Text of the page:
JF Class 2-8-2
JF's were the major class of steam locomotive before and during the transitional period into Communist China. The first built for Chinese railways were assembled in the United States and Japan. Production was almost immediate after Mao came to power, and most of the class survived until the 1980's when they were replaced by other modern motive power. Some examples remained in steam into the 2000's, notably those of Tonchuan and Beipiao. My example was one of the locomotives of the former, which apparently still exists today, albeit stored cold for many years now.
Imon commisioned Ajin (Korea) to produce their brass JF's in 2008. There were both Japanese and Chinese variants. Three (Chinese) versions were available, each with significant detail differences. 2113 (Tongchuan) with spoked wheels, 2446 (Beijing 7th Locomotive Works) with boxpok wheels and highly decorated 304 Mao ZeDong with extra cowling and smoke deflectors, ala JS style.
The Imon JF's come in a large two piece thick cardboard box with generous amounts of foam to protect the model. The tender and locomotive are individually wrapped in sheet plastic to protect the detail parts.
Typical Ajin quality, i.e. perfect! While the cost of brass models is becoming harder to justify with the ever improving plastic models, Ajin have included some very smart details. Some nice touches are the simulated water in the tender under the water hatch, individually painted steam gauges, ultra crisp lettering and lining, etc. The cab includes window glazing, but there is no crew. My 2113 has a second airpump fitted for use with self dump hoppers.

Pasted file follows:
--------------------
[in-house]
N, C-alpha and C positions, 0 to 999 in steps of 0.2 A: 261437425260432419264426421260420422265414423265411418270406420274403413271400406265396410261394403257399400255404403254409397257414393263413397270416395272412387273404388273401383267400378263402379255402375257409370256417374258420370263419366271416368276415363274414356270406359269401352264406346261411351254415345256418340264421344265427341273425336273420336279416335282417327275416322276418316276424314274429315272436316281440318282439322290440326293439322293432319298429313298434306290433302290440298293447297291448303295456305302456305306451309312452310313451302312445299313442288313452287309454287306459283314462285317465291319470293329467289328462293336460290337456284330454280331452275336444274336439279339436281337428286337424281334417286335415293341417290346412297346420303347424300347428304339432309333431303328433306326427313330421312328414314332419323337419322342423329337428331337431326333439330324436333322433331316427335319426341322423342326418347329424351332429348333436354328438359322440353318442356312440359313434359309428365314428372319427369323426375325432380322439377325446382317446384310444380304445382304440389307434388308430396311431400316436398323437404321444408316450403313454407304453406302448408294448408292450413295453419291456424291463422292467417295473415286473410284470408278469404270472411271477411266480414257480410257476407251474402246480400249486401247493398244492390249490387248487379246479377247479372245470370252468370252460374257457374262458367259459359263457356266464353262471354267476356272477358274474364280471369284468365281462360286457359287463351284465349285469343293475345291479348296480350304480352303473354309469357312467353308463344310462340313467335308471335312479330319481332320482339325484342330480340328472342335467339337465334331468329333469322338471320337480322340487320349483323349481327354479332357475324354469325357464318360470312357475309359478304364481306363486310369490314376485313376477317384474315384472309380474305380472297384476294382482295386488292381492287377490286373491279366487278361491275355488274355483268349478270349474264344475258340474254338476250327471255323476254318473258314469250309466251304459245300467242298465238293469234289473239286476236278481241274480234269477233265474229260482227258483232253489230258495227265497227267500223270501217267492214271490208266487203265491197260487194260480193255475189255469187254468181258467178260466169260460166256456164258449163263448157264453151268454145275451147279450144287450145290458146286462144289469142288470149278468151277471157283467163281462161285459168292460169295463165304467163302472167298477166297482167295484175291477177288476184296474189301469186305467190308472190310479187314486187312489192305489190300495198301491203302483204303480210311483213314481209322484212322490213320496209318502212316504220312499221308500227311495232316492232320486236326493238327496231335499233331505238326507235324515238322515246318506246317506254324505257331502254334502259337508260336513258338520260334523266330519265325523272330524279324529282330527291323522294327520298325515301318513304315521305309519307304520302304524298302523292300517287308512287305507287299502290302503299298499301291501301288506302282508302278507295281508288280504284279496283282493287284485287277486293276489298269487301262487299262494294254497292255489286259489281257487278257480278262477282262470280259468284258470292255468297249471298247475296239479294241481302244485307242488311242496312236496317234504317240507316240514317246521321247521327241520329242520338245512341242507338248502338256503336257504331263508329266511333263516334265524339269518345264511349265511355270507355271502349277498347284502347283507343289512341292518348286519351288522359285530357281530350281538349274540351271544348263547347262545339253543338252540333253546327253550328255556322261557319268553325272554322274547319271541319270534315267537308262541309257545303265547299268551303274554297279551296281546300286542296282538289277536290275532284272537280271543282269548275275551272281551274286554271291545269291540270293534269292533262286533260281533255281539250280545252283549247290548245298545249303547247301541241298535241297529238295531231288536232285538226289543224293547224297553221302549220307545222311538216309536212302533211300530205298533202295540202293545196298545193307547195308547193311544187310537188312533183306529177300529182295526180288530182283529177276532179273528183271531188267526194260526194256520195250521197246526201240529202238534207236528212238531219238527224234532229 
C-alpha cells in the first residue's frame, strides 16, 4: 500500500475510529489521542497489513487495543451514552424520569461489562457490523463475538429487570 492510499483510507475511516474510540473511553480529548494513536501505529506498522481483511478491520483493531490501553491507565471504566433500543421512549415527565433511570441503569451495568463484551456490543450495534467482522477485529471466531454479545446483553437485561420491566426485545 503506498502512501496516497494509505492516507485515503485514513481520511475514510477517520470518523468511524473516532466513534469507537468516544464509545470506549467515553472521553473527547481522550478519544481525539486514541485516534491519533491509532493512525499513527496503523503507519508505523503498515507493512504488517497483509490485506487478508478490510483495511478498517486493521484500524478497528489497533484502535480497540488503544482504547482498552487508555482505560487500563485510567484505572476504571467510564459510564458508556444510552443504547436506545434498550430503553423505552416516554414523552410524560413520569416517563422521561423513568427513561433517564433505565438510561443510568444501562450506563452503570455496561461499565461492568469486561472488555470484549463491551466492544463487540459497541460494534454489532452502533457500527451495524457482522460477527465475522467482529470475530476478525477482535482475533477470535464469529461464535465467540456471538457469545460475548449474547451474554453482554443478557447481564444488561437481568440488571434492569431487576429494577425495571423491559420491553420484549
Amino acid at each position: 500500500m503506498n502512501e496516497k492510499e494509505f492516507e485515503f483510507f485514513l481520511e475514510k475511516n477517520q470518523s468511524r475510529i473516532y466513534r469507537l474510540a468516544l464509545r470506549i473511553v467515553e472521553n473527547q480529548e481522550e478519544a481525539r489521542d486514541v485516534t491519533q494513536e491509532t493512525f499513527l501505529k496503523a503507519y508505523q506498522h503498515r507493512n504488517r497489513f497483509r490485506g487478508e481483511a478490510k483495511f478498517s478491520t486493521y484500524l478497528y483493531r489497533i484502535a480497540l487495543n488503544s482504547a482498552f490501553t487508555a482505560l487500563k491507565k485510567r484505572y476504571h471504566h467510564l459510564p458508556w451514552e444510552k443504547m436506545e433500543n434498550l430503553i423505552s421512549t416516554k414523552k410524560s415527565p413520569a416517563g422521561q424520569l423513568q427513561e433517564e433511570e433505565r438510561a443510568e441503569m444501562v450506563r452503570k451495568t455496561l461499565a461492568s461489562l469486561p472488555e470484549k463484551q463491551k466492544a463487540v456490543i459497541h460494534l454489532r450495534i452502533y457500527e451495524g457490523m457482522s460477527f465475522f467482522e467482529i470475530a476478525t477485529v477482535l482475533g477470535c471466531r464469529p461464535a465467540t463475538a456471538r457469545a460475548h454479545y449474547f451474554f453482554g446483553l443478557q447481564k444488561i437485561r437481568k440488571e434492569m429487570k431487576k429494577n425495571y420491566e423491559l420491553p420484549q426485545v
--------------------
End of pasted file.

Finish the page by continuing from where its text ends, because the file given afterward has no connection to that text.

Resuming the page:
The JF is a very heavy engine with a high quality can motor and, while I have been unable to test the pulling power, it runs very smoothly and quietly through all power ranges. Electrical pickup is typical of brass locomotives with half the current being picked up through one side of the driving wheels and the other half from the tender on the the opposite side. Current is passed from the tender to the motor via the drawbar. This system is supposedly prone to problems over time, however with my intention to add sound & DCC I may rewire this with miniature plugs between the tender and loco. I had no issues running the locomotive through points..
I have not disassembled the locomotive to date, and if it behaves itself, I hope I never have to! The tender shell can be lifted by removing four small screws from the under side. There is no speaker mount inside, but plenty of space inside to house a decent sized decoder and sound system.
One of the downsides is the lack of circuit board in the engine or the tender. DCC operators are going to have to hard wire in a decoder. It may be possible to add an N or Z scale decoder inside the engine, although for practical purposes, it's probably going to be a lot easier to house it inside the tender. There is a bracket inside the tender for a speaker which directs the sound through the coal doors. Headlight is a standard bulb - none of this new fangled LED business here! It gives off a nice color and strength. Unfortunately there is no light in the tender (although it doesn't look overly difficult to modify this).
The JF comes equipped with a genuine Kadee knuckle coupler on the rear so conversion won't be neccessary unless you prefer scale heads. The standard 58/158's will be perfect for the job. The front coupler is more of a display item, but appears to be a very straight forward job for those who would like a functioning coupler.